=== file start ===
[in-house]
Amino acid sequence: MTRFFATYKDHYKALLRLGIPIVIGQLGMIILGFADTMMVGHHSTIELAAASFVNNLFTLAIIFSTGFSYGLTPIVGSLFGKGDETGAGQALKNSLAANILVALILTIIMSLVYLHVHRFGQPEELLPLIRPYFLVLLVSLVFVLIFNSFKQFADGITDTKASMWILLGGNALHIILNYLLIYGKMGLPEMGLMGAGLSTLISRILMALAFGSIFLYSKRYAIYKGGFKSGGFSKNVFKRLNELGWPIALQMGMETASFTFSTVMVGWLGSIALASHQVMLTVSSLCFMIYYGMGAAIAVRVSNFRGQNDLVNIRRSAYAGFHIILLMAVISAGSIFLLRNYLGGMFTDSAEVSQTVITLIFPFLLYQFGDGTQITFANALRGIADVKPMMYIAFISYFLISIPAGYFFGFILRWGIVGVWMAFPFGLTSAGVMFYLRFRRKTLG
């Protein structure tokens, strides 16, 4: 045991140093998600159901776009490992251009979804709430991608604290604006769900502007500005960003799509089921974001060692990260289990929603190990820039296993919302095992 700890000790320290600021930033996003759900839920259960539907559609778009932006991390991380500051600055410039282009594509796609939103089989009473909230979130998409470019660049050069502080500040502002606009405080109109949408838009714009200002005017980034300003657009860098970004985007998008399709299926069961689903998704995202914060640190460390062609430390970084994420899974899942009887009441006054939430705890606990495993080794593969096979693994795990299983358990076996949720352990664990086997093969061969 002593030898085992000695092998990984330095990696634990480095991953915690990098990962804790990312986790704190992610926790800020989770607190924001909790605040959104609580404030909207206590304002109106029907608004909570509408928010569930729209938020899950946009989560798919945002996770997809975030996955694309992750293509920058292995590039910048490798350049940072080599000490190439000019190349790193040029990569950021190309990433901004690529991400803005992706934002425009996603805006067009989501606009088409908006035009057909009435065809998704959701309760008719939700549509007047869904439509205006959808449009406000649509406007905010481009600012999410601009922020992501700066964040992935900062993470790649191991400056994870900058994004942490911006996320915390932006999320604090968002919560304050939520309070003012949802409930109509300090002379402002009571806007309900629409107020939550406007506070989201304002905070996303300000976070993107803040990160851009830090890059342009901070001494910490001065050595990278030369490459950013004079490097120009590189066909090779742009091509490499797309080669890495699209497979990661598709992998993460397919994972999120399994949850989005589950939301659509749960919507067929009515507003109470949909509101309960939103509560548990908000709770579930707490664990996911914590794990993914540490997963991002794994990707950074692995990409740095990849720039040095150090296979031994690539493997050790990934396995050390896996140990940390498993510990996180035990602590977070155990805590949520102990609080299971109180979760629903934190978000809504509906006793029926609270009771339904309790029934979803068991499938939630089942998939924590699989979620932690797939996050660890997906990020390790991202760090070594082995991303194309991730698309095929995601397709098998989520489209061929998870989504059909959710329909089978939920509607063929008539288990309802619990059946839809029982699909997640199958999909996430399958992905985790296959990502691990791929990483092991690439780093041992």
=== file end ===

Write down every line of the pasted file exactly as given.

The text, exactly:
[in-house]
Amino acid sequence: MTRFFATYKDHYKALLRLGIPIVIGQLGMIILGFADTMMVGHHSTIELAAASFVNNLFTLAIIFSTGFSYGLTPIVGSLFGKGDETGAGQALKNSLAANILVALILTIIMSLVYLHVHRFGQPEELLPLIRPYFLVLLVSLVFVLIFNSFKQFADGITDTKASMWILLGGNALHIILNYLLIYGKMGLPEMGLMGAGLSTLISRILMALAFGSIFLYSKRYAIYKGGFKSGGFSKNVFKRLNELGWPIALQMGMETASFTFSTVMVGWLGSIALASHQVMLTVSSLCFMIYYGMGAAIAVRVSNFRGQNDLVNIRRSAYAGFHIILLMAVISAGSIFLLRNYLGGMFTDSAEVSQTVITLIFPFLLYQFGDGTQITFANALRGIADVKPMMYIAFISYFLISIPAGYFFGFILRWGIVGVWMAFPFGLTSAGVMFYLRFRRKTLG
């Protein structure tokens, strides 16, 4: 045991140093998600159901776009490992251009979804709430991608604290604006769900502007500005960003799509089921974001060692990260289990929603190990820039296993919302095992 700890000790320290600021930033996003759900839920259960539907559609778009932006991390991380500051600055410039282009594509796609939103089989009473909230979130998409470019660049050069502080500040502002606009405080109109949408838009714009200002005017980034300003657009860098970004985007998008399709299926069961689903998704995202914060640190460390062609430390970084994420899974899942009887009441006054939430705890606990495993080794593969096979693994795990299983358990076996949720352990664990086997093969061969 002593030898085992000695092998990984330095990696634990480095991953915690990098990962804790990312986790704190992610926790800020989770607190924001909790605040959104609580404030909207206590304002109106029907608004909570509408928010569930729209938020899950946009989560798919945002996770997809975030996955694309992750293509920058292995590039910048490798350049940072080599000490190439000019190349790193040029990569950021190309990433901004690529991400803005992706934002425009996603805006067009989501606009088409908006035009057909009435065809998704959701309760008719939700549509007047869904439509205006959808449009406000649509406007905010481009600012999410601009922020992501700066964040992935900062993470790649191991400056994870900058994004942490911006996320915390932006999320604090968002919560304050939520309070003012949802409930109509300090002379402002009571806007309900629409107020939550406007506070989201304002905070996303300000976070993107803040990160851009830090890059342009901070001494910490001065050595990278030369490459950013004079490097120009590189066909090779742009091509490499797309080669890495699209497979990661598709992998993460397919994972999120399994949850989005589950939301659509749960919507067929009515507003109470949909509101309960939103509560548990908000709770579930707490664990996911914590794990993914540490997963991002794994990707950074692995990409740095990849720039040095150090296979031994690539493997050790990934396995050390896996140990940390498993510990996180035990602590977070155990805590949520102990609080299971109180979760629903934190978000809504509906006793029926609270009771339904309790029934979803068991499938939630089942998939924590699989979620932690797939996050660890997906990020390790991202760090070594082995991303194309991730698309095929995601397709098998989520489209061929998870989504059909959710329909089978939920509607063929008539288990309802619990059946839809029982699909997640199958999909996430399958992905985790296959990502691990791929990483092991690439780093041992």